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Millions may walk when courses close

WESTERN Australia has most likely lost the opportunity to train 200 podiatrists for Malaysia, according to two podiatry groups.

Australian Podiatry Association (WA) president Neil Hall says Curtin University’s decision to close its undergraduate program could deprive the university of millions in revenue from a program such as that proposed by the Malaysian Government.

Podiatry Professionals director Julie Norton says WA, which offered one of the most respected courses in the country, is likely to face a shortage of podiatry professionals within five years.

Ms Norton tendered to provide undergraduate training in Australia for Malaysian students, and approached Curtin University earlier this year to broker the training component.

However, Curtin was not interested, Ms Norton says.

While Ms Norton is expecting to hear the result of her tender by October, she will not reapproach Curtin due to its decision to close undergraduate training programs.

However, she might approach a “prestigious” Sydney university, which does not as yet have a podiatry program.

Mr Hall said the APA had become concerned at Curtin’s plans to close courses, when financial viability was first raised last October.

The APA had written to the Federal ministers for health and education, requesting strategies be put in place to prevent courses closing, Mr Hall said.

However, the ministers’ replies indicated they could not do anything, Mr Hall said.

Curtin University executive dean health sciences, Charles Watson, said the Malaysian proposal could be a possibility for Curtin.

“But until we see a business plan, it does not really exist,” he said.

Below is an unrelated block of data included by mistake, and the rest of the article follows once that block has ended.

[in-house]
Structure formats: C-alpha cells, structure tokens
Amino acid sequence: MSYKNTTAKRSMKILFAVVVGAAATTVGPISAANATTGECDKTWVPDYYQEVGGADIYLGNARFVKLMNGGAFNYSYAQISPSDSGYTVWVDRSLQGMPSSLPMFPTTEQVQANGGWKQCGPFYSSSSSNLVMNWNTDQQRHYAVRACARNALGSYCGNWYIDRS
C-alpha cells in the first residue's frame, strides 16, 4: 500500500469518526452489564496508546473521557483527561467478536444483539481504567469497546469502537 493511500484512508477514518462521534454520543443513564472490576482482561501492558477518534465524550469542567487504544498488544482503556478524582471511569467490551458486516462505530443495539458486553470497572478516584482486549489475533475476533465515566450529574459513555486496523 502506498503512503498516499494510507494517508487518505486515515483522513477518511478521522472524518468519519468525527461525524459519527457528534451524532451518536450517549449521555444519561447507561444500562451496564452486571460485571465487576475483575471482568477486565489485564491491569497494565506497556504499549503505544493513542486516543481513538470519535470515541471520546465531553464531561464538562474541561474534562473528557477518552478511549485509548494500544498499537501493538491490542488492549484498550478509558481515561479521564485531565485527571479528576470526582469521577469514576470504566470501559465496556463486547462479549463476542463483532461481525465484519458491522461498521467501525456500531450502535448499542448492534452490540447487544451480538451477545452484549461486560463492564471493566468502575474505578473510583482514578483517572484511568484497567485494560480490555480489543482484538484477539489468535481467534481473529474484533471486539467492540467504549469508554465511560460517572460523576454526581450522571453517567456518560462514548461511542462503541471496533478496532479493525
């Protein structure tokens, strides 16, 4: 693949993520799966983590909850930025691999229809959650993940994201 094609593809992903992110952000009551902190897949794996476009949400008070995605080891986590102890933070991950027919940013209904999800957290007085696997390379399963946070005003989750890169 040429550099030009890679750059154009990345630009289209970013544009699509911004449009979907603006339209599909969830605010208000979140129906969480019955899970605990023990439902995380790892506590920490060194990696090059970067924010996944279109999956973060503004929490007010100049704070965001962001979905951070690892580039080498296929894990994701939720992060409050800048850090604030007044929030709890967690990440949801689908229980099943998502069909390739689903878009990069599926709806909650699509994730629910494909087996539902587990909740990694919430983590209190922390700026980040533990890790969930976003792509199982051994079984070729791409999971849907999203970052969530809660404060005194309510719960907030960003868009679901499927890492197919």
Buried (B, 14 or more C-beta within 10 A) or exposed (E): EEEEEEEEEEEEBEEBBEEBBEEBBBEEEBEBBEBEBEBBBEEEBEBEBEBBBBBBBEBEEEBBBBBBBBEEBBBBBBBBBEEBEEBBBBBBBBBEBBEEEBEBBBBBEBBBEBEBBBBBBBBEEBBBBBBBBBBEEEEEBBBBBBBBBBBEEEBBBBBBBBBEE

“We get one of these every week.

“Only one in 10 or 20 propositions comes off – it’s like all business.”

Dr Watson said such ventures usually took three years before they started to break even for the university.

Traditionally, most of the profits went to the consultants, he said, with the contractors, such as Curtin, getting the slim end of the deal.

Health sciences deans from universities across Australia were hoping to meet with the Federal Government in the next few weeks to reinforce the view that it must get its act together over the small clinical courses.

A WA Department of Health spokesperson said last week the department had been concerned about potential implications from the closure of Curtin University’s School of Podiatry, and was keen to find a solution to the problem.

The WA Health Minister had written to the Federal Health Minister, Kay Patterson, in March raising “grave concerns” that the closure “would cause considerable difficulties and possibly compromise services”.

The spokesperson said the WA Health Minister, then Bob Kucera, had asked Ms Patterson to raise the issue in the context of national education policy development.

Federal Ministers for health and education were unavailable for comment before WA Business News went to print this week.

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